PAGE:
As I was casting around for a topic to hang this blog on, I heard on the Today programme on Radio 4 a story about Afghanistan. Soldiers were apparently not being well looked after when their tour of duty ended, but adding to their post-traumatic stress is a new stress that lawyers are bringing through now investigating actions taken in the confusion of war. The Ministry of Defence is setting up a new unit, according to the Daily Telegraph, which is investigating claims brought by Afghans. According to one MP on the Today segment I heard, a person actually setting up bomb by a roadside has claimed his human rights were violated as his freedom was curtailed by the British military. Inevitably, standards of peace are re-imposed over the reality of war and actions reinterpreted as if they were being calmly debated in a safe location by people as relaxed as that implies. The reality would have been very different – but that is not to condone abuse.
In IT there is a parallel – at, I emphasise, a much lower level of intensity. The Post Implementation Review. In many projects there are winners and losers, to a greater or lesser extent. Benefits realisation is important to calculate if anything really changed after all the work – and that is a way of asking about the costs saved just as much as the additional revenues or whatever the target was. Costs saved usually translate to people no longer needed. And their review of the project will be quite different from the winners’ perspective.
A PIR is a useful way of learning lessons – indeed such reviews are often carried out by CIO Connect, as a neutral, yet informed party. But it must remain in the context of the situation that was in place at the time of the project being carried out. Whenever I visit some ancient monument or historic site, I have to remind myself that the people felt at the time that they were living at the peak of civilisation to date. Look at a “blackhouse” these days and we see a smoke filled room, with earth floor – there was no chimney. To us, it would feel like a choking environment and very uncomfortable. The people living there saw warmth, and dry – an improvement on their previous accommodation.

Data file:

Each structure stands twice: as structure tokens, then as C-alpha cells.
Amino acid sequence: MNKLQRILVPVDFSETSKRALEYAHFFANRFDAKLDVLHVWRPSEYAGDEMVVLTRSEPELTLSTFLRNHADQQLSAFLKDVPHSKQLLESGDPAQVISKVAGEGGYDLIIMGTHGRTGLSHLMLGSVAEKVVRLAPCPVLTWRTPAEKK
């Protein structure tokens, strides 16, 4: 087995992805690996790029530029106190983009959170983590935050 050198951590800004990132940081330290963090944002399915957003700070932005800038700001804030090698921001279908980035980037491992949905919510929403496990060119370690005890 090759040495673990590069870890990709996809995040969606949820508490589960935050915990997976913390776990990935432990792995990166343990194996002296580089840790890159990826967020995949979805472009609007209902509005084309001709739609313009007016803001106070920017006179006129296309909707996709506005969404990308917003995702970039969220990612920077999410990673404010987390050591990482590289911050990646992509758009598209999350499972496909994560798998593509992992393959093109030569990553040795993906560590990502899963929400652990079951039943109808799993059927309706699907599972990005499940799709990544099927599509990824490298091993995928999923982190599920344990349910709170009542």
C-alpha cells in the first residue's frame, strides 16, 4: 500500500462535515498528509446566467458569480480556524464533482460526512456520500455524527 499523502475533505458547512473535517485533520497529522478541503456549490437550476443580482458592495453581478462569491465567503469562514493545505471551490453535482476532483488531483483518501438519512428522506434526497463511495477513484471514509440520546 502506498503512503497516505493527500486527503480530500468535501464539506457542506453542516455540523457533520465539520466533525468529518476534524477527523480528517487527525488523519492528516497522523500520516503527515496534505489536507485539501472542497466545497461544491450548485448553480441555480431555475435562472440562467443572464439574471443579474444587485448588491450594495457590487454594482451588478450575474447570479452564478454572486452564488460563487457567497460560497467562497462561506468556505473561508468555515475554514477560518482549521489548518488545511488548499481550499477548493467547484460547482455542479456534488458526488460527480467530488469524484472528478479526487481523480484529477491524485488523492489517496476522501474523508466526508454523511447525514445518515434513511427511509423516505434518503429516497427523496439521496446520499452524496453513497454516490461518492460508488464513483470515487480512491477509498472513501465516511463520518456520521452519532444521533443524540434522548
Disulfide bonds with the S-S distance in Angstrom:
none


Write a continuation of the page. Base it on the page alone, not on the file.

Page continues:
There has been a trend recently to reinterpret history in the current context. That feels so wrong to me. It is near impossible to put yourself in the position that your existence is threatened and then decide calmly what you would have done. But that is not to deny that somethings can never be right, no matter what the context at the time, for example, slavery or the Holocaust. But if there had been different winners, would they write the history as we do?
Project success is relative. A group of people working well together will judge the project a success; a group of people who couldn’t agree will judge it a failure, in both cases regardless of any factual outcome. So start within the project by embracing a wide set of people and building the relationships necessary to do the work. Doing that will allow it to be judged a success at a later date. That might involve engaging with your regulator too – in banking the CIO carries a particular responsibility and is a named individual with the PRA and FCA.
And as for the angst over previous military campaigns? A different set of rules – the Geneva Convention – cover wartime. Don’t interpret is as if it was peacetime. The same applies to projects. Change is stressful – but there is no need to agonise over decisions taken at the time. Be open, learn and move on.